There are many other relevant concerns associated with seeing a counsellor, I have addressed only three here – and those on a fairly surface level. So if you have further queries, concerns, questions, contact us; with no obligation or expectation from our end. Our number is on the top right hand corner of this screen and our email address is located in the contacts tab. We’d love to hear from you.

Vicki

Stress less: what a wonderful idea but how do you do it?

To stress less in our work places, families and social lives sounds difficult, but is it really that hard?

Lowering our adrenalin rush, reducing our busyness, working from a place of less stress, being more in the moment, more with people and enjoying life from a peaceful place can be achievable, sometimes with just a few small changes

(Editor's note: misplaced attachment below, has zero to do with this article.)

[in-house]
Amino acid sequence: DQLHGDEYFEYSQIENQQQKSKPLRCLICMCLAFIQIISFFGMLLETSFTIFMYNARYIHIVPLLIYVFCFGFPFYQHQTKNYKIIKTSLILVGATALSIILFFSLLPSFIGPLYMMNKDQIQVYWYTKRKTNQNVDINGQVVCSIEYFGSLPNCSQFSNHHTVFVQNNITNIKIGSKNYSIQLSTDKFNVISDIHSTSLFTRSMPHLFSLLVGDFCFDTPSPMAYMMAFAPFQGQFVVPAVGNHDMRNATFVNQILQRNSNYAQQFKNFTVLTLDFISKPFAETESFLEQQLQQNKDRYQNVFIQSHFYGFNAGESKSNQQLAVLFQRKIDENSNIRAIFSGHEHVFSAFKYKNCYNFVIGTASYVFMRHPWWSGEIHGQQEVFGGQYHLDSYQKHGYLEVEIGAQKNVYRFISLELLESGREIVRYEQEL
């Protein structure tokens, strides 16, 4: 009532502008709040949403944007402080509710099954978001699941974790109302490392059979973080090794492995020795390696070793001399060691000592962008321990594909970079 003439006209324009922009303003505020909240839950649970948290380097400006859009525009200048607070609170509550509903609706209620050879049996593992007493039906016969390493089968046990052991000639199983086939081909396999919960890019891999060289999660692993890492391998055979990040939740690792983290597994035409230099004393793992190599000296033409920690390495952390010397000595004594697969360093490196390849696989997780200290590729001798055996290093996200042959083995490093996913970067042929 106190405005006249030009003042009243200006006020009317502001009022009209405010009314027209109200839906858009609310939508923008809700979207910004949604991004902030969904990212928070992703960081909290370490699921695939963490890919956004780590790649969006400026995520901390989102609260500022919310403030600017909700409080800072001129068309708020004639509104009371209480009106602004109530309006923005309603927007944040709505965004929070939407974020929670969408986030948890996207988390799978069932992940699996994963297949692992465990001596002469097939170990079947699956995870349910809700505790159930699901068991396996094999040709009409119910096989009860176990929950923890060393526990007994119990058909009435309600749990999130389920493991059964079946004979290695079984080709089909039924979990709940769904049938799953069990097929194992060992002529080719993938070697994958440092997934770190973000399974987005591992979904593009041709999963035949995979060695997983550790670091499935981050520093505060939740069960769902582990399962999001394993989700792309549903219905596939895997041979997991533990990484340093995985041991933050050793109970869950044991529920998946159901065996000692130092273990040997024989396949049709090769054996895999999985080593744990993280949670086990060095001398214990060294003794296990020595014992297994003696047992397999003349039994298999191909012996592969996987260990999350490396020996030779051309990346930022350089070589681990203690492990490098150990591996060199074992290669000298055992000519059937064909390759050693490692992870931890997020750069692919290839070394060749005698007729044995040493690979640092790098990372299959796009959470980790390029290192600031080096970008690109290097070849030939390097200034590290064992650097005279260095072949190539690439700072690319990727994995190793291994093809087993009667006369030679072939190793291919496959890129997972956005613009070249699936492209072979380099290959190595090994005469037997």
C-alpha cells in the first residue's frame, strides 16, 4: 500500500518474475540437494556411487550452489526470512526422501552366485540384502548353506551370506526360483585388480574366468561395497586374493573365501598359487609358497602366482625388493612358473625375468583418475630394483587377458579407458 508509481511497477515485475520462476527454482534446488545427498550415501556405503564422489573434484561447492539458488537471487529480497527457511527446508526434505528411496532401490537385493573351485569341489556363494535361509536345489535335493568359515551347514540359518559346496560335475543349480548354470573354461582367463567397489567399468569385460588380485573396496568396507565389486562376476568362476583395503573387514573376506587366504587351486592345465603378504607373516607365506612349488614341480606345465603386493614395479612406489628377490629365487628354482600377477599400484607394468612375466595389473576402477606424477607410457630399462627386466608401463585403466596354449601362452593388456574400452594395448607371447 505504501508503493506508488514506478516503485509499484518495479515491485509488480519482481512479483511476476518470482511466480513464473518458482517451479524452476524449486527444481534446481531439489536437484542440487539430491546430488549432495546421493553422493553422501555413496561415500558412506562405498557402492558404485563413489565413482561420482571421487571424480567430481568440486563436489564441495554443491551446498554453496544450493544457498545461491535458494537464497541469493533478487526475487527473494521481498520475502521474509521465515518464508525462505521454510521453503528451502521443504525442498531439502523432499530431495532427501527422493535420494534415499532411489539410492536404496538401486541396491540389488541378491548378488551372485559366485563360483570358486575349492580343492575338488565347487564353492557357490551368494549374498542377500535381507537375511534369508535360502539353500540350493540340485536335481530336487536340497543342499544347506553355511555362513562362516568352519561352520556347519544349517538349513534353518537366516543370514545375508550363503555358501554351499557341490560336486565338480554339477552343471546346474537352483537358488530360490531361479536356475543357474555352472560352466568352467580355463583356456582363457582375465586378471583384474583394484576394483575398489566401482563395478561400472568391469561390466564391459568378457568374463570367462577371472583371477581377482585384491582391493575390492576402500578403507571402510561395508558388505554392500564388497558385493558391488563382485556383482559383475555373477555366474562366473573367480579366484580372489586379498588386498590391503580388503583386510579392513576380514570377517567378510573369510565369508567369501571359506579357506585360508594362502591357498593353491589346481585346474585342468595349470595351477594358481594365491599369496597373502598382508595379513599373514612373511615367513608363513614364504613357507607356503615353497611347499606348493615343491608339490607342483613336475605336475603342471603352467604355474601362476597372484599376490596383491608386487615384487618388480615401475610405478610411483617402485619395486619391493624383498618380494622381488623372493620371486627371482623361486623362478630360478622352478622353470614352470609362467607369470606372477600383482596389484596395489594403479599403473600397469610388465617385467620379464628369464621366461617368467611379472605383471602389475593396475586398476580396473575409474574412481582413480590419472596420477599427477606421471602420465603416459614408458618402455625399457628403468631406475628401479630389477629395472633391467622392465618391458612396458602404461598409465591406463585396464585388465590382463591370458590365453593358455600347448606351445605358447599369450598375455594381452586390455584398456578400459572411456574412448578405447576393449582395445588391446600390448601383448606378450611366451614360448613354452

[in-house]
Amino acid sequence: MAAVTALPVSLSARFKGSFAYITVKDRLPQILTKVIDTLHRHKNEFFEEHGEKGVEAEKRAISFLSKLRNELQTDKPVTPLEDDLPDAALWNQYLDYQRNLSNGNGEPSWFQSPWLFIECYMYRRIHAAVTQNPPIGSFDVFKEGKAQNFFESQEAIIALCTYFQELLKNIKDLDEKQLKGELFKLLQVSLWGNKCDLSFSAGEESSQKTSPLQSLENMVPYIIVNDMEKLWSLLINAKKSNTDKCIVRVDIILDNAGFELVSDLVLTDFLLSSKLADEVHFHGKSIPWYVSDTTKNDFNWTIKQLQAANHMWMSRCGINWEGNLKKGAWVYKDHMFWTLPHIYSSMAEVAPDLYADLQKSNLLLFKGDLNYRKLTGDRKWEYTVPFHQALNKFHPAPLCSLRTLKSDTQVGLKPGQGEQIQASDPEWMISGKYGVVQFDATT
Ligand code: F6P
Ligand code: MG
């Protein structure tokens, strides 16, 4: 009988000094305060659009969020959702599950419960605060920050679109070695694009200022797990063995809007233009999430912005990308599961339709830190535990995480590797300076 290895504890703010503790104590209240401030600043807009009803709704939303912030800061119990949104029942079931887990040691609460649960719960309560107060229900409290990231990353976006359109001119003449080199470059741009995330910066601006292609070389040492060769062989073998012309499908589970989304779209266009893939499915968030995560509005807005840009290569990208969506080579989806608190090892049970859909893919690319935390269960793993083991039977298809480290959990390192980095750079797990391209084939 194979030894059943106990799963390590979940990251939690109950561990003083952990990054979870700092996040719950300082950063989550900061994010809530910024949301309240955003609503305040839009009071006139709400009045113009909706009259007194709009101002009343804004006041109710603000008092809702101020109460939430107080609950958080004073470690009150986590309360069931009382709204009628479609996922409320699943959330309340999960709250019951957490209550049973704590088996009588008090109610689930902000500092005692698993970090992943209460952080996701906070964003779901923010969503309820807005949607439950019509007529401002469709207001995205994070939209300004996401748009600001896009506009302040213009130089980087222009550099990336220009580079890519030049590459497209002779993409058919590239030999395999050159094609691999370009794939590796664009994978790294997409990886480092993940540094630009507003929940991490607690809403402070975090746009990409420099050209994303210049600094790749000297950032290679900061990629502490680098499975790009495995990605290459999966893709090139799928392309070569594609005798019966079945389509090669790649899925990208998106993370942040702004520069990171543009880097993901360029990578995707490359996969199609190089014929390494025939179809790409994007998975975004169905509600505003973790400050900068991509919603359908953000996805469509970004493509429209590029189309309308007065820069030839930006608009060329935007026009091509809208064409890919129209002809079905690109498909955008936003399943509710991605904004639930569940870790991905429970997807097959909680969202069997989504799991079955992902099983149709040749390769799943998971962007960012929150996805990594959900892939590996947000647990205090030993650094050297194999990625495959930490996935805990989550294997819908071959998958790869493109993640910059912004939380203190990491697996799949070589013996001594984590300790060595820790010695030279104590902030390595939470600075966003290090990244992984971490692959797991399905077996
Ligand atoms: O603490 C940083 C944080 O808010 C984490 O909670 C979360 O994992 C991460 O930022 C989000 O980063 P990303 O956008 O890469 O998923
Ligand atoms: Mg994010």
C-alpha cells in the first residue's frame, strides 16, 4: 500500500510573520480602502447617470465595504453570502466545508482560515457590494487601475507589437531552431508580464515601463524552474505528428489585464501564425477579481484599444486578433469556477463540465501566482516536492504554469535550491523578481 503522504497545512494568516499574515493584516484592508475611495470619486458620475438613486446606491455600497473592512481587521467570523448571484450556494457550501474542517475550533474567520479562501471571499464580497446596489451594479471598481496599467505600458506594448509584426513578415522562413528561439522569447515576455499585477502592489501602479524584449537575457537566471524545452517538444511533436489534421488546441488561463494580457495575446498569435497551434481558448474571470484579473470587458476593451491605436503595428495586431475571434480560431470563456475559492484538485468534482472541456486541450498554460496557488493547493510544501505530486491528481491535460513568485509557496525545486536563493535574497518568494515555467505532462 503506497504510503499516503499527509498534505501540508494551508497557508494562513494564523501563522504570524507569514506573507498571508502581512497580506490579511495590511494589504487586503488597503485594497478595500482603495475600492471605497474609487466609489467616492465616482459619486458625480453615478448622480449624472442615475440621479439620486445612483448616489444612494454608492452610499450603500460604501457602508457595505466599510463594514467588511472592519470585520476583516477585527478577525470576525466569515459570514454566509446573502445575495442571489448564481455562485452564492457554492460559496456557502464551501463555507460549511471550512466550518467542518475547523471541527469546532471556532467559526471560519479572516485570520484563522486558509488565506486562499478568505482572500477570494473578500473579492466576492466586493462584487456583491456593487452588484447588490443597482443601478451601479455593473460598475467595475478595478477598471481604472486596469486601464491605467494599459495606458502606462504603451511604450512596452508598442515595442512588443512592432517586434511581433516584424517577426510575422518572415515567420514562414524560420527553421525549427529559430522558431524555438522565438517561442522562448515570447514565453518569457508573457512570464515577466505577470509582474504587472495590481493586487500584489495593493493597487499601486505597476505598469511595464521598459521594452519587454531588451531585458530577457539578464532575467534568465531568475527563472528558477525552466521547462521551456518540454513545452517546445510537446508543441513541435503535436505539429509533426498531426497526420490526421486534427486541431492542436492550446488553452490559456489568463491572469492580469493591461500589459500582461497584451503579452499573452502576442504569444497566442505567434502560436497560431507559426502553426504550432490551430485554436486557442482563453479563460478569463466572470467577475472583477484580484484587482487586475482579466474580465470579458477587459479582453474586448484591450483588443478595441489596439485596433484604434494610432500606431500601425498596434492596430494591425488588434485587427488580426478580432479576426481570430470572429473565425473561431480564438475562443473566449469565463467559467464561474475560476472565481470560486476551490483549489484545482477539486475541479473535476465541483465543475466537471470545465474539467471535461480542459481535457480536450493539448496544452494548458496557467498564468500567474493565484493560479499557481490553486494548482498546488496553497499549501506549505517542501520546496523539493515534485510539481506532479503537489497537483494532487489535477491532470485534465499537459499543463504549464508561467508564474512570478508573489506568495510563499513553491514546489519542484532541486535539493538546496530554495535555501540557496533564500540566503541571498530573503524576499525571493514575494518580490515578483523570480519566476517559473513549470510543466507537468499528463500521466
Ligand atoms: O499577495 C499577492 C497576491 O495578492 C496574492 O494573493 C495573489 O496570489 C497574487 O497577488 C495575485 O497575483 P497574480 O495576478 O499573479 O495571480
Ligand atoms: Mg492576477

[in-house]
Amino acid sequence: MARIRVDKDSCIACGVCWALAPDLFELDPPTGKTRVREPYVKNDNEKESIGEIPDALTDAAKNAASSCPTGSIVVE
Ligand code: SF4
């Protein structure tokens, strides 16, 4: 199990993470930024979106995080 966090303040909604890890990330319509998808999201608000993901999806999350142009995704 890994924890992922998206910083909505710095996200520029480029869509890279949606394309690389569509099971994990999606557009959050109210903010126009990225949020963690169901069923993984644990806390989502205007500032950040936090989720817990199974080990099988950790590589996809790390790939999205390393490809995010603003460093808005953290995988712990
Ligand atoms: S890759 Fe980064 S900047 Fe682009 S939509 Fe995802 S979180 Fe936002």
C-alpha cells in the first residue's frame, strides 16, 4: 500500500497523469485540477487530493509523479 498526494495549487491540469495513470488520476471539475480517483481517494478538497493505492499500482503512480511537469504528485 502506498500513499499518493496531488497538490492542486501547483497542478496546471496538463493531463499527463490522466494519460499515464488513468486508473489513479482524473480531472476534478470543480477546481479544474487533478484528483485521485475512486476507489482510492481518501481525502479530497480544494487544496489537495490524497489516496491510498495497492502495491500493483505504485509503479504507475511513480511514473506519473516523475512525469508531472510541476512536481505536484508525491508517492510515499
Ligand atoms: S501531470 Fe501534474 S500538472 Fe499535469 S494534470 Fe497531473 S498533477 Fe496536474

Different people achieve these goals using different methods.

Some take a physical approach; they exercise, stretch, take slow breaths when a stressful situation occurs, relax with a favourite warm beverage, or use calming herbs to help. Diet too, is important for getting good fuel into your body.

Others take the approach that stress is all in their heads and they change their thinking or approach to life to reduce stress. If the harsh words of elderly parents are seen as criticism it is stressful, but if the words are seen as the expression of elderly lives with little power left it is unpleasant, but no longer stressful. Writing a journal has been shown to have positive benefits in helping people address their thinking or their approach to stressful situations.

Still others work on an emotional level; expressing and letting the emotions go and work at healing the deep hurts often with the help of a professional. Laughing, having fun, and doing some enjoyable activities are also helpful tools in healing the emotions and shifting our focus.